However, if the Times Union is going to focus only on SUVs, than at least they should get their numbers right. For example, the editorial claims that SUVs account for 48% of all vehicle sales today... However, according to the February 2003 edition of J. D. Power and Associates' The Power Report, the actual sales share of SUVs for 2002 was 23.62%.

    The editorial claims that SUVs are heavyweight vehicles, with high-horsepower engines that guzzle gasoline... Not only are there a very wide range of SUVs available to meet a wide range of consumer needs (just as there are many different sizes and styles of pickup trucks and minivans) but many of those SUVs are smaller vehicles. Furthermore, small SUVs are a hot growth segment. Even back in 2001, USA Today, in an article Small SUVs catch on, especially with women, noted Sales of small sport-utility vehicles are roaring up 37% this year from last, on track to hit 1 million while the rest of the new vehicle market is idling.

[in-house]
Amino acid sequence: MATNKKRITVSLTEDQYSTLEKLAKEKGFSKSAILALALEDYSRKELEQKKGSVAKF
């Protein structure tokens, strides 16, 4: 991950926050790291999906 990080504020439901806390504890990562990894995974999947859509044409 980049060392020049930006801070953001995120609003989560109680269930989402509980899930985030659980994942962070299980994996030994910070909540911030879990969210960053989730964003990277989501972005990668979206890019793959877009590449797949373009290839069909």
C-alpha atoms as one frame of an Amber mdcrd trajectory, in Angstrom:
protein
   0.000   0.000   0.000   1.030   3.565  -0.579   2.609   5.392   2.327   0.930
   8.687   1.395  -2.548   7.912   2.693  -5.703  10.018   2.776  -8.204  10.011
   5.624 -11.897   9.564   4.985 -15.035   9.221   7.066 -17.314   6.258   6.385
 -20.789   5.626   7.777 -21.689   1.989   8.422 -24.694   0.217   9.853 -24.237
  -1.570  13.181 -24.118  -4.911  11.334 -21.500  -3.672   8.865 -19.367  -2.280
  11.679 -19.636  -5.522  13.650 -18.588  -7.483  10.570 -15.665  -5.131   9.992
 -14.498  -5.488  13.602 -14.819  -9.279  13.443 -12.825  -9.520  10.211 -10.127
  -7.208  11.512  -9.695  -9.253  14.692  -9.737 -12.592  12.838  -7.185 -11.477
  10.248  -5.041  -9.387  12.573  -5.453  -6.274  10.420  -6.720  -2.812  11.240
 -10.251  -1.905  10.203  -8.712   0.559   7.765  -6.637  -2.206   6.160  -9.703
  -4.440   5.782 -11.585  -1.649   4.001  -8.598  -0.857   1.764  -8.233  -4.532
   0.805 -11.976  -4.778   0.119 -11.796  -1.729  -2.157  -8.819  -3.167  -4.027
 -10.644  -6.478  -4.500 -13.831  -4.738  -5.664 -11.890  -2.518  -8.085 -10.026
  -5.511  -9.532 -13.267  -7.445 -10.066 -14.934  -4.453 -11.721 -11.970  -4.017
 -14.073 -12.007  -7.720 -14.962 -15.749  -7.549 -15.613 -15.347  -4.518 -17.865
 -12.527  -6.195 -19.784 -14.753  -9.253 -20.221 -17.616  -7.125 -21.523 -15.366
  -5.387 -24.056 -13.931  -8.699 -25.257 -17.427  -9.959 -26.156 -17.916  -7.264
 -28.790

Although there were a number of serious factual flaws in the Times Union editorial, none compared with their assertion that, If SUVs are so popular with consumers, they will likely buy them even if the price tag were to rise... Thus, it is apparently the view of the newspaper's editors that consumers are able to afford what they like, regardless of price; an unreality completely in keeping with the rest of the editorial. Before making unfounded assumptions about consumers, the Times Union may want to try a little research, such as speaking with SUV owners. The paper could start with the Sport Utility Vehicle Owners of America, Perhaps a little education would go a long way to erasing the Times Union's stereotypes about the owners of SUVs and other light trucks.